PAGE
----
a few files we exclude by default (version control files and directories, for

The gbp-flat-tree.sh script also helps us with incremental builds: since the
new tarball is generated with `tar' itself, all the files in the archive have
their correct mtimes (which is not the case with `git archive'). This, together
with an external build directory, allows one to avoid rebuilding all files
every time, since the source files with the right modification times _and_ the
build directory are preserved across builds.


Before gbp-flat-tree.sh was introduced, building Tizen RPMs relied on the
`generate-flat-tree.sh' script. The whole process does not support incremental
builds, and requires creating a separate git tree that is then used by `gbs
build'. For reference, these are the instructions for building Tizen packages
this way:

 1. Have a single .gclient file containing entries for crosswalk,
    chromium-crosswalk and whatever may be needed. Something like this:

    solutions = [
        {'src': 'ssh://git@github.com/otcshare/chromium-crosswalk.git@9341417b1591282e02a4d3da0ece84496cb6999a',
         'src/chrome/tools/test/reference_build/chrome_linux': None,
         'src/chrome/tools/test/reference_build/chrome_mac': None,
         'src/chrome/tools/test/reference_build/chrome_win': None,
         'src/chrome_frame/tools/test/reference_build/chrome_win': None,
         'src/content/test/data/layout_tests/LayoutTests': None,
         'src/third_party/WebKit': 'ssh://git@github.com/otcshare/blink-crosswalk.git@abfee977cd60a915a094f247ff81f9d17dc85efe',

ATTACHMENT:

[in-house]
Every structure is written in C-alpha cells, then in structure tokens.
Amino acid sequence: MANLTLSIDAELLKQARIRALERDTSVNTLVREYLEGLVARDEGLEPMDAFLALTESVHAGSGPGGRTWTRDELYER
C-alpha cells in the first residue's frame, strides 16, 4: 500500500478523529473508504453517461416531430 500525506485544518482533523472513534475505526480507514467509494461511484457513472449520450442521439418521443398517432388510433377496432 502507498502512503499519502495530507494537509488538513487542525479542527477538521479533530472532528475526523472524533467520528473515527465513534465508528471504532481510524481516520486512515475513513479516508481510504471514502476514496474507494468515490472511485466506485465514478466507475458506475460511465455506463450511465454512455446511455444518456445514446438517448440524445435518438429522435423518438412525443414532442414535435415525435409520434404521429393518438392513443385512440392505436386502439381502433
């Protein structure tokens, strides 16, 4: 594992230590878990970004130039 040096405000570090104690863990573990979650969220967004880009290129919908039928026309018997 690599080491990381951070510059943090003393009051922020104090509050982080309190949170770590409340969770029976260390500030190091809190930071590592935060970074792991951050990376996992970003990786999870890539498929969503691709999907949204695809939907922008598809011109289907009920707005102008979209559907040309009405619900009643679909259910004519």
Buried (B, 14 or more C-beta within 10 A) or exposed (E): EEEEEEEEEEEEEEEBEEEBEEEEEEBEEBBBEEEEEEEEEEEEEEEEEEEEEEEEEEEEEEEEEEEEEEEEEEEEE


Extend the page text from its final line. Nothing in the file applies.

'src/third_party/WebKit/LayoutTests': None,
         'src/third_party/hunspell_dictionaries': None,
         'src/webkit/data/layout_tests/LayoutTests': None},
       'name': '28.0.1500.36',
       'url': 'http://src.chromium.org/svn/releases/28.0.1500.36'},
      {"name"        : "src/xwalk",
       "url"         : "ssh://git@github.com/otcshare/crosswalk.git@origin/master",
       "deps_file"   : "DEPS",
       "managed"     : True,
       "custom_deps" : {},
       "safesync_url": ""},

    The specific values there do not matter, the point is that there should not
    be more than one .gclient file, so that `gclient recurse' can find all

 2. Generate a flat directory tree with the `generate-flat-tree.sh' script.

    $ export XWALK_PREFIX=/root/of/xwalk/tree
    $ gclient recurse --no-progress -j 1 path-to/generate-flat-tree.sh

    XWALK_PREFIX should point to the top-level directory of the tree (the one
    which _contains_ the src/ directory).

    Passing -j 1 to `gclient recurse' is very important, otherwise multiple
    jobs will try to write to the same tar file in parallel.

 3. Extract the generated tarball (flat-xwalk-tree.tar) somewhere, and put this
    directory (packaging/) in it.

    $ mkdir my-rpm-tree
    $ cd my-rpm-tree
    $ tar -xf /path/to/flat-xwalk-tree.tar
    $ cp -R /the/path/to/packaging .

 4. Create a git repository with the newly-extracted flat tree and commit.
    $ cd my-rpm-tree
    $ git init
    $ git add .
    $ git commit -m 'Initial commit'

 5. Run gbs as usual.
    $ gbs build -A i586